There have been well-publicized instances in the past where a critic slammed movies like Lady Bird and The Dark Knight just to get the contrarian hate-clicks and bring down the high score. Presumably, this means that a lone critic will have less sway?
PAUL YANOVER: The law of larger numbers will always reduce the impact of any single contributor to anything, so more reviews is more reviews. We’re not changing this because we’re trying to undo something or prevent something, but increase our supply and make a product that’s better.
“Fresh” still set at 60 percent I assume?
PAUL YANOVER: All the thresholds and methodology are not changing.
Will there be any changes to the fan scores, which have come under some criticism for being seemingly gamed by users?
PAUL YANOVER: Not any changes at present. But there are lots of things that are on our roadmap. It’s not what we’re focused on at this juncture.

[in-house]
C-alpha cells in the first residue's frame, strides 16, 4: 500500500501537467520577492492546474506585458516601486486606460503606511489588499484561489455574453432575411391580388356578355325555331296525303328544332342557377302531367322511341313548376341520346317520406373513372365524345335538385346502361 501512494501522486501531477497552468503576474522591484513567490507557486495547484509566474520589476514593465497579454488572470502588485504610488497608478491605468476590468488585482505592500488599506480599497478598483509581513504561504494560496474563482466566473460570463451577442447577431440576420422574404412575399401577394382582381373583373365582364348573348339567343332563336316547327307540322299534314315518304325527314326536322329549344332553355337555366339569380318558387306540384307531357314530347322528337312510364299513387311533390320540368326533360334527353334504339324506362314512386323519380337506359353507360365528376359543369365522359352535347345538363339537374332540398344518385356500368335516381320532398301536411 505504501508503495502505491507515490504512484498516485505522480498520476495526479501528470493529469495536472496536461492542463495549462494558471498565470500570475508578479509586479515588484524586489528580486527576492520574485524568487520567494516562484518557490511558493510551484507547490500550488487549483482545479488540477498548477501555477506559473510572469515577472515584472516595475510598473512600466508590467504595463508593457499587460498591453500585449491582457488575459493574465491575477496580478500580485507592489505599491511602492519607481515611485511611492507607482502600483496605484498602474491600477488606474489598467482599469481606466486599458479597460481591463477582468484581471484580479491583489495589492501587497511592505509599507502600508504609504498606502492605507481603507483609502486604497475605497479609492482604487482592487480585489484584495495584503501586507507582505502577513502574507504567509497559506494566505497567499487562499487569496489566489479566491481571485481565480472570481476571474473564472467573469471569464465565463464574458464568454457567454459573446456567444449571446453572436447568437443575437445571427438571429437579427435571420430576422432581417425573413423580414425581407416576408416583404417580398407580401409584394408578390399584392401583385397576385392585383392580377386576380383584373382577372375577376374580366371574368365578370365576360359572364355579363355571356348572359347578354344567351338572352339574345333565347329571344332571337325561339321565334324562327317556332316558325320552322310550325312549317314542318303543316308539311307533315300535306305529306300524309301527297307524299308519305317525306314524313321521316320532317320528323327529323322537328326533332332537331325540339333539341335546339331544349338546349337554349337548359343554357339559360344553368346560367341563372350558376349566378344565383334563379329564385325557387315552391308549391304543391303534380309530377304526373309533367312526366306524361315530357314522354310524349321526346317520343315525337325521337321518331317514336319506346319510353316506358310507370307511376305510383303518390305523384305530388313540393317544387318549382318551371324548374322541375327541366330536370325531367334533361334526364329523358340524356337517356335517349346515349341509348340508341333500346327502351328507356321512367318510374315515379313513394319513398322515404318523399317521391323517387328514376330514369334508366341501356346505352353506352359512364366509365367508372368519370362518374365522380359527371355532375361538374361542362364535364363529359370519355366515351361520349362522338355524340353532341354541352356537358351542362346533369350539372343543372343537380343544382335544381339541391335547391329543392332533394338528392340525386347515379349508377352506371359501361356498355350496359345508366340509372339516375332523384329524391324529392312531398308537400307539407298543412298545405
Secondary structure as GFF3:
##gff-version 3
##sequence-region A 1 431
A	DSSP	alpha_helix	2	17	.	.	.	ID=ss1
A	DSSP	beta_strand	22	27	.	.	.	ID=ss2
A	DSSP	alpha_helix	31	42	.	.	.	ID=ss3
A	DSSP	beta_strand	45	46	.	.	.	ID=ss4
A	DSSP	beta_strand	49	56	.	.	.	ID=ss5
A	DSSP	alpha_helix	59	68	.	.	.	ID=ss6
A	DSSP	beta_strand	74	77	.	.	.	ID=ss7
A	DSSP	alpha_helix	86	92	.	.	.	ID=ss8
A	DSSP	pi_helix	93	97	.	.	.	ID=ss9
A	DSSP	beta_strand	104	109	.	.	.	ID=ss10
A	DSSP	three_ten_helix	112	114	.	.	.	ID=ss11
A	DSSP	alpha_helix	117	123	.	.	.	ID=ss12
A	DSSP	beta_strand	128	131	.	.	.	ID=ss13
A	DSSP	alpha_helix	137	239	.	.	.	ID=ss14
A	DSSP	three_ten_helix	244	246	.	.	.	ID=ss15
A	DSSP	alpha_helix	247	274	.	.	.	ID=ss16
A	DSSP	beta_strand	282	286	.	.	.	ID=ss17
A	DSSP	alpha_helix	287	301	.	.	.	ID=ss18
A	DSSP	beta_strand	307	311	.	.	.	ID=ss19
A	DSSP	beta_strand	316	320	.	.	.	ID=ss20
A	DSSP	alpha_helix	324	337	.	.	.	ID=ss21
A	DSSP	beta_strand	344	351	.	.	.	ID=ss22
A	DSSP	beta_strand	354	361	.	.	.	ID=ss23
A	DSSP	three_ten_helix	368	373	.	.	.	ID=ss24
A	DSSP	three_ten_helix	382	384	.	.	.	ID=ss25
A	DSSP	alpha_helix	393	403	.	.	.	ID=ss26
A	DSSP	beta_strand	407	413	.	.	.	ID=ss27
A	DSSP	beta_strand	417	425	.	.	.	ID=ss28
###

Will what constitutes a “Top Critic” remain the same?
PAUL YANOVER: Currently yes. I would put it in the “ongoing” category as we continue to look at these products.
Whenever there’s a Rotten Tomatoes-centric story, some readers will always bring up your other corporate parent, Warner Bros., and accuse the site of being influenced by them. Does your corporate parent give any input into the way you handle specific titles or changes to the system like you’re making today?
PAUL YANOVER: No. Think of us operating like an independent news bureau. There’s no operational connection to any kind of corporate ownership.
Anything else in your changes that you think fans would be interested to know?
JENNY JEDINY: By adding more platforms, like video critics and podcasts for the first time, I think that will be exciting for users already in tune with that. I think this will be a great way for them to discover new critics. We’re also adding a critics spotlight where we’re focusing on new critics with a photo and bio and a link to their Rotten Tomatoes profile, plus we’ll be promoting that on social [media].